Table of Contents
1 BACKGROUND INFORMATION
1. 1 The African Legal Support Facility—ALSF
The ALSF is an international organization established by Treaty in 2008. The office is hosted by the African Development Bank (AfDB). Its membership is open to (a) every AfDB member state, (b) other states, (c) the AfDB itself, and (d) other international organizations or institutions. The ALSF’s main objectives include:
Assisting the AfDB’s Regional Member Countries address litigation brought against them by vulture funds (and other such entities).
- Creating an avenue for regional member countries to access technical advice when negotiating complex commercial transactions relating to infrastructure, extractive resources, PPPs, debt, and related commercial agreements.
- Investing in and organizing legal counsel training from participating RMCs to equip them with the legal expertise necessary to represent their countries’ interests better.
- The development of knowledge products.
1.2 The African Natural Resources Centre—ANRC
This is a non-lending department of the AfDB with a mandate to assist African countries to maximize development benefits derived from natural resources. The centre encourages the capacity of African countries to achieve sustained and inclusive growth from these resources. To achieve this, it offers:
- Practical knowledge and expertise.
- A technical helping hand and advocacy support for improved and transparent management of renewable and nonrenewable resources.
- Advisory services.
The core actions of the centre include (i) policy advice, (ii) advocacy, (iii) technical assistance, and (iv) knowledge building.
1.3 The African Petroleum Legislation Atlas—APLA
APLA is a project aspiring at legislation gathering, organization, dissemination, and capacity building and utilization. The APLA Project involves three main activities, namely:
- The formulation of the APLA platform, a free online one-stop resource for the continent’s petroleum legal frameworks (petroleum regulations, standards, and laws) with interactive features to provide comparative data.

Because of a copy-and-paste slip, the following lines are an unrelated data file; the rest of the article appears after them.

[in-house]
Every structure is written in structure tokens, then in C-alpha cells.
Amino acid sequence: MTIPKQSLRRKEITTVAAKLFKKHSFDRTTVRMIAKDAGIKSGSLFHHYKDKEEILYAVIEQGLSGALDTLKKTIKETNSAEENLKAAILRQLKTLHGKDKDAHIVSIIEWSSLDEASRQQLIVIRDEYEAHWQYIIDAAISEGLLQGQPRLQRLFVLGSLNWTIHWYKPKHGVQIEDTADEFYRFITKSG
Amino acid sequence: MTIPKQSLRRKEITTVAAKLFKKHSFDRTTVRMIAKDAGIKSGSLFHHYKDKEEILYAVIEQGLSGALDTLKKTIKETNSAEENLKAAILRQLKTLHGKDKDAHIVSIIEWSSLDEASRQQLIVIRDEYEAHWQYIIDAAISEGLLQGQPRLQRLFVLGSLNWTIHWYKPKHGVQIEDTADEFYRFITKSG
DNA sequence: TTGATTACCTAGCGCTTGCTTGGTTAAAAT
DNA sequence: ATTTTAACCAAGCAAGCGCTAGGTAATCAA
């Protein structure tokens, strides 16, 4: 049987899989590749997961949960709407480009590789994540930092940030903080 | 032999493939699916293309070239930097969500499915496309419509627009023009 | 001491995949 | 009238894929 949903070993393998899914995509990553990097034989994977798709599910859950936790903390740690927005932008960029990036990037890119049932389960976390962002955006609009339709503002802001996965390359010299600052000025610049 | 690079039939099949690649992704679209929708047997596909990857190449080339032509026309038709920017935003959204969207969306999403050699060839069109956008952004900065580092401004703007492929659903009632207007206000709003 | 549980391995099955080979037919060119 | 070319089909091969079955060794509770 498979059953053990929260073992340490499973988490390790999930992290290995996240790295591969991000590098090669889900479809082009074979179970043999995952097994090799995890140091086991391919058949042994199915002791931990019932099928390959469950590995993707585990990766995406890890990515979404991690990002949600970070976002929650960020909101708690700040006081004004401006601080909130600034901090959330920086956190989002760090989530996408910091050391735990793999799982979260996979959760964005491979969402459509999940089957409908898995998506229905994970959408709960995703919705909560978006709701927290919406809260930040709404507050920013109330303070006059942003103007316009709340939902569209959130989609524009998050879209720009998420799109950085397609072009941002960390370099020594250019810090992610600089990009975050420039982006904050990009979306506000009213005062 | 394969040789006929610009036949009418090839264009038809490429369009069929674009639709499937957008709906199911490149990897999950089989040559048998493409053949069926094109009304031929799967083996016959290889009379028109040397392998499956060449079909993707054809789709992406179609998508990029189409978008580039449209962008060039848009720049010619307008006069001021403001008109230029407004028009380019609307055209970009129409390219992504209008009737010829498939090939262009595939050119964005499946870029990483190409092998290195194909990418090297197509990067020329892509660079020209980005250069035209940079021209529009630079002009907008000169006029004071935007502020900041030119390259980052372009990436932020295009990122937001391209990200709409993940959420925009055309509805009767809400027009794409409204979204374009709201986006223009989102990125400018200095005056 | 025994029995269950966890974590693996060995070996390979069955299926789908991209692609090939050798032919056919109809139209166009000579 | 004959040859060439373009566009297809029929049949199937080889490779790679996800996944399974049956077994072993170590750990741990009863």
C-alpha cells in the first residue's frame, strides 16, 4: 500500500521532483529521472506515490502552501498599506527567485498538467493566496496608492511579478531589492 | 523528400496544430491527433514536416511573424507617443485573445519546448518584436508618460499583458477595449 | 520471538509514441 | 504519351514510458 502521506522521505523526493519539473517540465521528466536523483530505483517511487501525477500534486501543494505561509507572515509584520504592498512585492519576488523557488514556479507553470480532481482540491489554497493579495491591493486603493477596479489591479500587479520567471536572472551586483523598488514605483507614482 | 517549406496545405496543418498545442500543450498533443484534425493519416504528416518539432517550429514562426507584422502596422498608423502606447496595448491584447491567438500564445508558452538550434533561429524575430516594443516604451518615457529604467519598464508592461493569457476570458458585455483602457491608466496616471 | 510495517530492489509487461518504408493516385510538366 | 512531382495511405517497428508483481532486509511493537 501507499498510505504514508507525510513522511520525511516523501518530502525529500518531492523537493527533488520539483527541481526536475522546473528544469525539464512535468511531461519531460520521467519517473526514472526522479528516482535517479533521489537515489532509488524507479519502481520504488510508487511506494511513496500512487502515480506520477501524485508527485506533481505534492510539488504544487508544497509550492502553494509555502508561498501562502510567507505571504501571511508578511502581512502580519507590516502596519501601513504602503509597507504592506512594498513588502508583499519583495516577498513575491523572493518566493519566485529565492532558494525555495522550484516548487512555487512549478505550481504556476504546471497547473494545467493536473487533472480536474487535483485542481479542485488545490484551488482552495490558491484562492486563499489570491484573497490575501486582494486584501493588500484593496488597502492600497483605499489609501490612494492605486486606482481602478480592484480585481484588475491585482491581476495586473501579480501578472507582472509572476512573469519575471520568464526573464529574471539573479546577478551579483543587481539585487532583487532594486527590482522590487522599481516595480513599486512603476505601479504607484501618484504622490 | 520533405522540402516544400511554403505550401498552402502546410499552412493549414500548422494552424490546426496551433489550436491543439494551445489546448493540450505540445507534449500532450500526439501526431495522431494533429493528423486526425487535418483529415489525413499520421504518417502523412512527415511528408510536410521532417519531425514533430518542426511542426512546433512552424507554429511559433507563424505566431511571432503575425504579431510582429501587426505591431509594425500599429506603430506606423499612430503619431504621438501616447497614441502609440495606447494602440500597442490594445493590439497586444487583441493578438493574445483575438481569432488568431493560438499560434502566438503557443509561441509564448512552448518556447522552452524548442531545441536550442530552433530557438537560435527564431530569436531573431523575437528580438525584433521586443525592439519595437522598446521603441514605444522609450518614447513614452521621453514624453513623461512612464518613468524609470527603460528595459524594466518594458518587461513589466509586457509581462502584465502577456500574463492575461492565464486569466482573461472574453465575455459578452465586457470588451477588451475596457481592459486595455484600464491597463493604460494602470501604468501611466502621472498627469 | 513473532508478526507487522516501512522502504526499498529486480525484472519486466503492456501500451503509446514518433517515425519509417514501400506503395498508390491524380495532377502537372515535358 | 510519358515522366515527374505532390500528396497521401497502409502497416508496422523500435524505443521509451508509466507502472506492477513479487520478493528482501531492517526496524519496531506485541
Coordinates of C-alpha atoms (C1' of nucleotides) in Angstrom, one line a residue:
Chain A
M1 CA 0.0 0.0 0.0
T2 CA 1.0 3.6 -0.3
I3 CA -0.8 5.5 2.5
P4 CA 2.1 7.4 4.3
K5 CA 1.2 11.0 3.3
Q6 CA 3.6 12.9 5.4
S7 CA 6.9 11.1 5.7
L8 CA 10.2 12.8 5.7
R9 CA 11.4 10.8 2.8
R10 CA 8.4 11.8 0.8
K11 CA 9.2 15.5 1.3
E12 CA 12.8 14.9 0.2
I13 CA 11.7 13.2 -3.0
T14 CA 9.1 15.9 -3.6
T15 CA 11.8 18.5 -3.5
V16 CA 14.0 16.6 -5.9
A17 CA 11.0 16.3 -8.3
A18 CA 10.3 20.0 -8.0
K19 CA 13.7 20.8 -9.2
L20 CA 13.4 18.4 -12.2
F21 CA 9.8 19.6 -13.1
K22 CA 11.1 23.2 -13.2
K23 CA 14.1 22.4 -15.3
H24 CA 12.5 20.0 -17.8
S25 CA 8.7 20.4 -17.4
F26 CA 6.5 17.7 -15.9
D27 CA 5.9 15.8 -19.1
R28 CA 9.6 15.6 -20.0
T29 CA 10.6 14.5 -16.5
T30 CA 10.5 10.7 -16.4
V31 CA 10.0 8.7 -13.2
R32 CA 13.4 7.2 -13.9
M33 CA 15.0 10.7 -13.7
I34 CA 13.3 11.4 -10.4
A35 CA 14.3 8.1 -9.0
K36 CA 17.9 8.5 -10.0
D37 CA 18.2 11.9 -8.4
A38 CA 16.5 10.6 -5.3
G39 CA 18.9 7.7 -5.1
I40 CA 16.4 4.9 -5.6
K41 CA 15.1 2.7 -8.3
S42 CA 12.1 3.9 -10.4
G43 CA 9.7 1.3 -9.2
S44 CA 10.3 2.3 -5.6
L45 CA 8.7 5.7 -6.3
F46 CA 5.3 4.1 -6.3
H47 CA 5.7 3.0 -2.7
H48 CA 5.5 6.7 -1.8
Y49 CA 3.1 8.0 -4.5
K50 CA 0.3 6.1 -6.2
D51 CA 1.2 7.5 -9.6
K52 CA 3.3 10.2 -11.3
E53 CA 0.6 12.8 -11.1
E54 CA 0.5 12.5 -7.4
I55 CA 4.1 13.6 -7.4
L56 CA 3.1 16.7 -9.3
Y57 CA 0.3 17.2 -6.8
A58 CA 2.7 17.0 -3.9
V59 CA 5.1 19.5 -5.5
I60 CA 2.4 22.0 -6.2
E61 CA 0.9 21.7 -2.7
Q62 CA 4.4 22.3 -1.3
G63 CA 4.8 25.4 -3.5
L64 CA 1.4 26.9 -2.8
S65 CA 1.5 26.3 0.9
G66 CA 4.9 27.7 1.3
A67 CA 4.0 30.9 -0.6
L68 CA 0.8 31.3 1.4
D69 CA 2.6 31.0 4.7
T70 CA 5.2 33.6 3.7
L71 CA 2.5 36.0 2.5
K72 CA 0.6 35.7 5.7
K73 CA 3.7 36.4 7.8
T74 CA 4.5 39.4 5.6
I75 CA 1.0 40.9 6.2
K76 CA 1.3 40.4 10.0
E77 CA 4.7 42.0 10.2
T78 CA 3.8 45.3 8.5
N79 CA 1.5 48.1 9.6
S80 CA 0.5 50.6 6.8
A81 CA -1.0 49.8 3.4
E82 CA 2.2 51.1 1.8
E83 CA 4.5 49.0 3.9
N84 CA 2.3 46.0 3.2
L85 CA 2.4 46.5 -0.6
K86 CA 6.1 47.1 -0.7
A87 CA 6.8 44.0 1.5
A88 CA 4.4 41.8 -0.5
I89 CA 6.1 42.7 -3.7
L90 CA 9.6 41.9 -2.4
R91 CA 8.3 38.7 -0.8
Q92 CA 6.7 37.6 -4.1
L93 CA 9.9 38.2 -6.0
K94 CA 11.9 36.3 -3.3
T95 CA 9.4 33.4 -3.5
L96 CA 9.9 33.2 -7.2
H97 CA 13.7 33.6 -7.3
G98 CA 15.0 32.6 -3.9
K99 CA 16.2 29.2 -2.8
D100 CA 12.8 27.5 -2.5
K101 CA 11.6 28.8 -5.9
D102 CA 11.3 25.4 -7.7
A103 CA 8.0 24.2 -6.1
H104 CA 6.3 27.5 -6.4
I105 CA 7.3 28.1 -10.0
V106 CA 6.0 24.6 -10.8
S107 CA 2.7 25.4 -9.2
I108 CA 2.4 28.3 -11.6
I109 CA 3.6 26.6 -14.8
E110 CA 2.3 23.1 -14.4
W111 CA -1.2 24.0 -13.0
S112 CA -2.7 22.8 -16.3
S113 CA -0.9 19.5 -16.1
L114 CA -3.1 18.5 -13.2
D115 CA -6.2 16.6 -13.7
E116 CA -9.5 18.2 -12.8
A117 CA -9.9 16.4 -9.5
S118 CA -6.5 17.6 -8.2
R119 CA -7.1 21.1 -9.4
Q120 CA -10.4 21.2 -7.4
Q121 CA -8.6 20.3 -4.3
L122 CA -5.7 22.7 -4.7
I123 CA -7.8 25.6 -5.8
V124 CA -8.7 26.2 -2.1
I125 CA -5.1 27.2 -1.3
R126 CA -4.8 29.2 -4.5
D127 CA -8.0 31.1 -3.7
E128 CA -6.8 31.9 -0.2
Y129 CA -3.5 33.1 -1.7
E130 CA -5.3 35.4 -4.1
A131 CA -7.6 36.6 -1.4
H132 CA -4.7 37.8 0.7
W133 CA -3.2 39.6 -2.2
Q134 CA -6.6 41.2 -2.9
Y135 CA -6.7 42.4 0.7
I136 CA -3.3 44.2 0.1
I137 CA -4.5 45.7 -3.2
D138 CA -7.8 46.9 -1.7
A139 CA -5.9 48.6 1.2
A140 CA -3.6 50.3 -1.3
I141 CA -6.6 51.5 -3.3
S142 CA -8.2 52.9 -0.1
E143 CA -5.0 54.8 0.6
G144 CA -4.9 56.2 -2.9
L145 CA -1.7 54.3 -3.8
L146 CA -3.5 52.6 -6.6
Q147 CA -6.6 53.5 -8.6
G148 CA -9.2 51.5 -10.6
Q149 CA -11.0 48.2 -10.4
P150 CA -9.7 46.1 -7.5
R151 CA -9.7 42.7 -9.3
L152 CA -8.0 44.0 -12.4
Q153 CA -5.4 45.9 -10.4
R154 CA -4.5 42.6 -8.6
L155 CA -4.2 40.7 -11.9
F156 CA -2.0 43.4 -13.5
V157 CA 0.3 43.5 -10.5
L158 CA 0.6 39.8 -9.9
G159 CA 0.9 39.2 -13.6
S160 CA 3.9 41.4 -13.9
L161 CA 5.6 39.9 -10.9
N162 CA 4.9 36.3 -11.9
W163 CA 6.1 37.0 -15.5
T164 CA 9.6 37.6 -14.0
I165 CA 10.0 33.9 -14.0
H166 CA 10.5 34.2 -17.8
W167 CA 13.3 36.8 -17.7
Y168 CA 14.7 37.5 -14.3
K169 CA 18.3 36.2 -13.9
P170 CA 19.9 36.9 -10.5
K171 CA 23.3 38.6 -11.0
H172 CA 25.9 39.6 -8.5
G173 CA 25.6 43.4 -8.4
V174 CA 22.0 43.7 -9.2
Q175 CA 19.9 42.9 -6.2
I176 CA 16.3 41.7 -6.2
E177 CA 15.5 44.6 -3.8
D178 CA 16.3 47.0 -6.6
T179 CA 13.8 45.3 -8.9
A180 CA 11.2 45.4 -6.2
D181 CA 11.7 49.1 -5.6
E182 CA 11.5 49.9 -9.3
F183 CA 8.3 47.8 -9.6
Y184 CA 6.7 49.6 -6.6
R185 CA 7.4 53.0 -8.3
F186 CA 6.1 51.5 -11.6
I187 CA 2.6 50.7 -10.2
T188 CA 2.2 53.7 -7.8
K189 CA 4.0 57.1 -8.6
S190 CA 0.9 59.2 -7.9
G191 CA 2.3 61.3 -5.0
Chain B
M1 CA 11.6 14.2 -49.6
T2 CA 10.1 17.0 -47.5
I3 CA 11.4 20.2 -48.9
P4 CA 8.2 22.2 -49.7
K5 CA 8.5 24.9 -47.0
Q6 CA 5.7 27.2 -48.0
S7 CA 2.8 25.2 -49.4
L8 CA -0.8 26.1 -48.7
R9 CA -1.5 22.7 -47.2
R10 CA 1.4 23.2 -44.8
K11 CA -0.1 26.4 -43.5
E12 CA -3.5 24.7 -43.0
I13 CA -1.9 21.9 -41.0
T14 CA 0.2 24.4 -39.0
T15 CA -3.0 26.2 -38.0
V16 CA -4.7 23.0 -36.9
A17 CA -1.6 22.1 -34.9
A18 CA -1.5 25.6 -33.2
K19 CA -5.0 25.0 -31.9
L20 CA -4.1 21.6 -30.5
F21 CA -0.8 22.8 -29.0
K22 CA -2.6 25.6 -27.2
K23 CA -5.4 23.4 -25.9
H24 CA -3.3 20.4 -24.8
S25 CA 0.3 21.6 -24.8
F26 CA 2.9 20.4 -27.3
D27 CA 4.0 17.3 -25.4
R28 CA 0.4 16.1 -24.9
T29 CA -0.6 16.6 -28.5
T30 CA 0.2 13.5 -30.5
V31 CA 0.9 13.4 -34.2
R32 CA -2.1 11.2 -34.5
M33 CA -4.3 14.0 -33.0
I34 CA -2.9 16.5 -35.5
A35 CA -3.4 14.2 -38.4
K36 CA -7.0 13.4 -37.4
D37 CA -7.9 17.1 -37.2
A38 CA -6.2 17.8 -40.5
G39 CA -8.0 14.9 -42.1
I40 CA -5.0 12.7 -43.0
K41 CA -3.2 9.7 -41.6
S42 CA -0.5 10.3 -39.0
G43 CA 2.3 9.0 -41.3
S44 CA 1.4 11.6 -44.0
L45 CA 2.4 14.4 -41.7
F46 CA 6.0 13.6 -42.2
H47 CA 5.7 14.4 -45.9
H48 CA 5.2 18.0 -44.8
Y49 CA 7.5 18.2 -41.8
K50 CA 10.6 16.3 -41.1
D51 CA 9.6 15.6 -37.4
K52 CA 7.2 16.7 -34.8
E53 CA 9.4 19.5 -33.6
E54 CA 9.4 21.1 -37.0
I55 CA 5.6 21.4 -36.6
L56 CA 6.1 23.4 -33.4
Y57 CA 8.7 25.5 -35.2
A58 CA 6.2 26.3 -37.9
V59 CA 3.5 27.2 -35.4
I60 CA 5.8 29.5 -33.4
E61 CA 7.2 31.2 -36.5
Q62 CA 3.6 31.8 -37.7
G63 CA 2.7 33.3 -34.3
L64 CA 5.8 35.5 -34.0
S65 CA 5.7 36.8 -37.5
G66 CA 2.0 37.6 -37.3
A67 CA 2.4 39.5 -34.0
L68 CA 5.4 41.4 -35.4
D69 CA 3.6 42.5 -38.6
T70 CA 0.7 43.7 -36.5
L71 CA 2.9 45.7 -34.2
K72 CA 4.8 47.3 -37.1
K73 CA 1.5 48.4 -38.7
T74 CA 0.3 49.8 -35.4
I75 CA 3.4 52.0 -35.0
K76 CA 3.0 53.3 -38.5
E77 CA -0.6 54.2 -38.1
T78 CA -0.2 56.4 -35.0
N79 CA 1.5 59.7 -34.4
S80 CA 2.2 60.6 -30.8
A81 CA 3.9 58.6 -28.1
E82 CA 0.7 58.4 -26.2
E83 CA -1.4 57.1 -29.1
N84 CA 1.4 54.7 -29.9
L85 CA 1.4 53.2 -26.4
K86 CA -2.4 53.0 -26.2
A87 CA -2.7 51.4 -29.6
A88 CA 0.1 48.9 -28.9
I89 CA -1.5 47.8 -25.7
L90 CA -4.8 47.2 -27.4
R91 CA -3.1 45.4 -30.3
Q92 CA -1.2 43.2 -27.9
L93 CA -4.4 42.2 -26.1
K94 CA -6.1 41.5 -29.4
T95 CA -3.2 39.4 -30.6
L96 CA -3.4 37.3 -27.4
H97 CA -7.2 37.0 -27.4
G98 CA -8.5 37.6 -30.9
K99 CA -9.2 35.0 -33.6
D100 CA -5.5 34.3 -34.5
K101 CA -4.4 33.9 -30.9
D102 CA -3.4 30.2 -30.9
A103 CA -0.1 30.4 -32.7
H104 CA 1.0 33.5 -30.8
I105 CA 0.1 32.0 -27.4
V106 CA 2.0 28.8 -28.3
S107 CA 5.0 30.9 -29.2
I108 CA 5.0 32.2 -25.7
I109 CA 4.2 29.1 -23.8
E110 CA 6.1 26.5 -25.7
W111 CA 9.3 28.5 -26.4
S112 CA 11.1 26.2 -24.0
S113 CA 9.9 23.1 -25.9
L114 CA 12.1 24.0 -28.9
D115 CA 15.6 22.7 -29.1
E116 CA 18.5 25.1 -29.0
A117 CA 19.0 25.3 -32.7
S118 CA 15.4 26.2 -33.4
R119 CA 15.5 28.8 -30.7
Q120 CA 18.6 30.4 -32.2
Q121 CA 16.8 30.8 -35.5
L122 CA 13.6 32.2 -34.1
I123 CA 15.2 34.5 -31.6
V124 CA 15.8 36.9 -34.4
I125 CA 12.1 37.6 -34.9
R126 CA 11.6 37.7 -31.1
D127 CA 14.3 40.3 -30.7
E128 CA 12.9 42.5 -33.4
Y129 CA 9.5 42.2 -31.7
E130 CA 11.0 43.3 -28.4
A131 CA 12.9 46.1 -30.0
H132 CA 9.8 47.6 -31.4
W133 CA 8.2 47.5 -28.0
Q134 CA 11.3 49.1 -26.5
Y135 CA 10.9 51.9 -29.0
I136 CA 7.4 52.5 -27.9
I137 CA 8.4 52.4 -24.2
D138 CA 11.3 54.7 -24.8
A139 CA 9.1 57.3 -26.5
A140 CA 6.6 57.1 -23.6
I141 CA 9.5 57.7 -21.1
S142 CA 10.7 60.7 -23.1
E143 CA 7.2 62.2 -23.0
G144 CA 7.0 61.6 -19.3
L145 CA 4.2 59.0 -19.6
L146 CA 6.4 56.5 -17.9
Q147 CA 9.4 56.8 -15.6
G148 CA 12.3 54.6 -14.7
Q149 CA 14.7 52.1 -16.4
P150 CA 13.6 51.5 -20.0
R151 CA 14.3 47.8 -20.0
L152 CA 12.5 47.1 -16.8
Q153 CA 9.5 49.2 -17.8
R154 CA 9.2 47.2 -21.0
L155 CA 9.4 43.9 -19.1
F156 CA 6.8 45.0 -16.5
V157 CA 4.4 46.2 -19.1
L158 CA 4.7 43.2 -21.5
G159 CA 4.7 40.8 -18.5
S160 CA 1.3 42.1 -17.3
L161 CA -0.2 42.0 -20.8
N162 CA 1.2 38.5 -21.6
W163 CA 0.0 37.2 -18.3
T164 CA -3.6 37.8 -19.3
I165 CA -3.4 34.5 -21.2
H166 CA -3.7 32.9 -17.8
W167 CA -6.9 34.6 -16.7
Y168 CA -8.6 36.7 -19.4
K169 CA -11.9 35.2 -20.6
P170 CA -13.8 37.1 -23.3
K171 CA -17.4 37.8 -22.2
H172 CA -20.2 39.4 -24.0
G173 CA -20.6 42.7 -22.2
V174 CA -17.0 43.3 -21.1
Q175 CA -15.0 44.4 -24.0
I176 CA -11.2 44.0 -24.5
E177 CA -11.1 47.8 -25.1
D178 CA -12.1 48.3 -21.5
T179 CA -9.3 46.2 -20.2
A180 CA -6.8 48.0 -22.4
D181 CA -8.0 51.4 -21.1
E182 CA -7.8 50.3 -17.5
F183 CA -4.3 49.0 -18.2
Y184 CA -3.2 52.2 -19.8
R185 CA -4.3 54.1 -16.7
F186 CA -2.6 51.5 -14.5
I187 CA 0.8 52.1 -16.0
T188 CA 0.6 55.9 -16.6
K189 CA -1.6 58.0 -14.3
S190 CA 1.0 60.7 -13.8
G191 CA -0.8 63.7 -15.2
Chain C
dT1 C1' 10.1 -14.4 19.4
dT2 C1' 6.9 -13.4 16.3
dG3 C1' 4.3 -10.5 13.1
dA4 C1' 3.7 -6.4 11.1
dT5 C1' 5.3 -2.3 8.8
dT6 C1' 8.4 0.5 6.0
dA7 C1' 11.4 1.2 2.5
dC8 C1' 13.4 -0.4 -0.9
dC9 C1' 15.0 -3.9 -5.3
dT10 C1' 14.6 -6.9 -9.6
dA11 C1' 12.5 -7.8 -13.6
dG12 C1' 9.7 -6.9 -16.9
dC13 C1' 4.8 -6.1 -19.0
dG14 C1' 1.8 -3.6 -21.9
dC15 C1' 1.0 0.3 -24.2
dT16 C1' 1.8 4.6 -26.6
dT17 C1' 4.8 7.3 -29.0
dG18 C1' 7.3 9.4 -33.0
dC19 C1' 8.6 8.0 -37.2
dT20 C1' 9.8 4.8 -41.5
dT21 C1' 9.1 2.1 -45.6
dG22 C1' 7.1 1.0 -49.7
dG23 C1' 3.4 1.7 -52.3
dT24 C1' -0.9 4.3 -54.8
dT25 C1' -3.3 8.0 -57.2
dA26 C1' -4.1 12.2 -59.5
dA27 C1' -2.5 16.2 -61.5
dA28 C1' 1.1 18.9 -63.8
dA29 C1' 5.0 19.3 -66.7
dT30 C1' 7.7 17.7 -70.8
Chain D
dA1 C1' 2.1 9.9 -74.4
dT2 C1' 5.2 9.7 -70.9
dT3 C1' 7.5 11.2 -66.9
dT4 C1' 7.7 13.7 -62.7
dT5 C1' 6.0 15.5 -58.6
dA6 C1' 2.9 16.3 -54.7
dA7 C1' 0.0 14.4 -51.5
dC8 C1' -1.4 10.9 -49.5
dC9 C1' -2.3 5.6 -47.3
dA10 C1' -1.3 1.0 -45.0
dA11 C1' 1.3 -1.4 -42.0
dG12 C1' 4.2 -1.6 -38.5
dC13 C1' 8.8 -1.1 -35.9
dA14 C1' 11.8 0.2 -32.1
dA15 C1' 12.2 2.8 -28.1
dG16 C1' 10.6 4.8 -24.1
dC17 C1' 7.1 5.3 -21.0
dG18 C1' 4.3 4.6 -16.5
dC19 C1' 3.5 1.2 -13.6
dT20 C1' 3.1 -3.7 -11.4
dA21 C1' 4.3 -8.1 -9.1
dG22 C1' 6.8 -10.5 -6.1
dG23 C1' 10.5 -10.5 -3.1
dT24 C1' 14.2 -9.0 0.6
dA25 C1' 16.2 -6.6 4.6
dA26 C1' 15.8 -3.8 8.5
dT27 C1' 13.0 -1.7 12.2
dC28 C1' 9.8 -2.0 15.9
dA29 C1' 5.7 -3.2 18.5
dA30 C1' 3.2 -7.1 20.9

- Reproduction a guiding template, an annotated document that outlines a menu of legislative solutions to assist countries in preparing or revising their petroleum laws.
- Capacity building by means of training (on-ground and remotely) of African legal professionals, students, and researchers in using the online platform and on overall subjects in petroleum law.
Together, the ANRC and ALSF aim to develop the APLA Platform to support African countries in maximizing the benefits from their petroleum resources through promoting transparency, accessibility and comparison of Africa’s petroleum laws.
Furthermore, it pursues facilitating the preparation, revision and implementation of petroleum laws; providing a living database that will propel research and policy debates on legal and regulatory issues; and promoting local legal expertise on African petroleum laws. Progress of the APLA Platform will be managed by a committee comprising officials of ALSF and ANRC (the “APLA Secretariat”).
2 THE PLATFORM
2.1 From a Pilot to a Full-Scale Platform
As a precursor to the implementation of the ultimate APLA Platform, a pilot platform has been developed as a one-stop database hosting all the petroleum laws, regulations and related legislation from four (4) African countries: Nigeria, Chad, Ghana, and Congo-Brazzaville, in an easily readable, searchable and downloadable format.
The APLA Pilot Platform will assist as a prototype for the development of a comprehensive APLA Platform. The APLA Pilot Platform has been colonized by advanced law students forming the Legal Research Team (LRT). The LRT for the pilot phase were picked from a leading African university with sharp literacy in petroleum law. To populate the APLA Pilot Platform, the LRT commenced training on how to process and analyze petroleum laws and whereby to upload the laws and regulations on the platform.
The Post Pilot Platform (Year 1) activities will include uploading the petroleum-related legislation of sixteen countries, namely: Angola, Algeria, Kenya, Cote d’Ivoire, Mauritania, Senegal, Sierra Leone, Liberia, Uganda, Cameroun, Egypt, The Gambia, Rwanda, Equatorial Guinea, Tunisia, and Mozambique.
LRT selected by the APLA secretariat will populate the APLA Post Pilot Platform. The LRT will get one week of training after being selected by the APLA secretariat on the following topics (i) how to use the APLA platform; (ii) how to process and analyze petroleum laws for the purpose of filling the platform; and finally, (iii) how to upload petroleum laws, regulations and related legislation.
The APLA Platform will be launched following the successful completion of the APLA Pilot Platform. The APLA Platform will be a free online one-stop resource for African petroleum legislation that provides the public with all existing petroleum laws of the African continent in an easily readable and searchable format. The development of this platform is currently underway. The APLA Platform will host (i) all the petroleum laws, petroleum regulations and related/associated legislation of all the countries on the continent; (ii) a country-by-country specific provision comparison tool; and (iii) interconnectivity with resourcecontracts.org, an initiative that maintains a repository of petroleum contracts.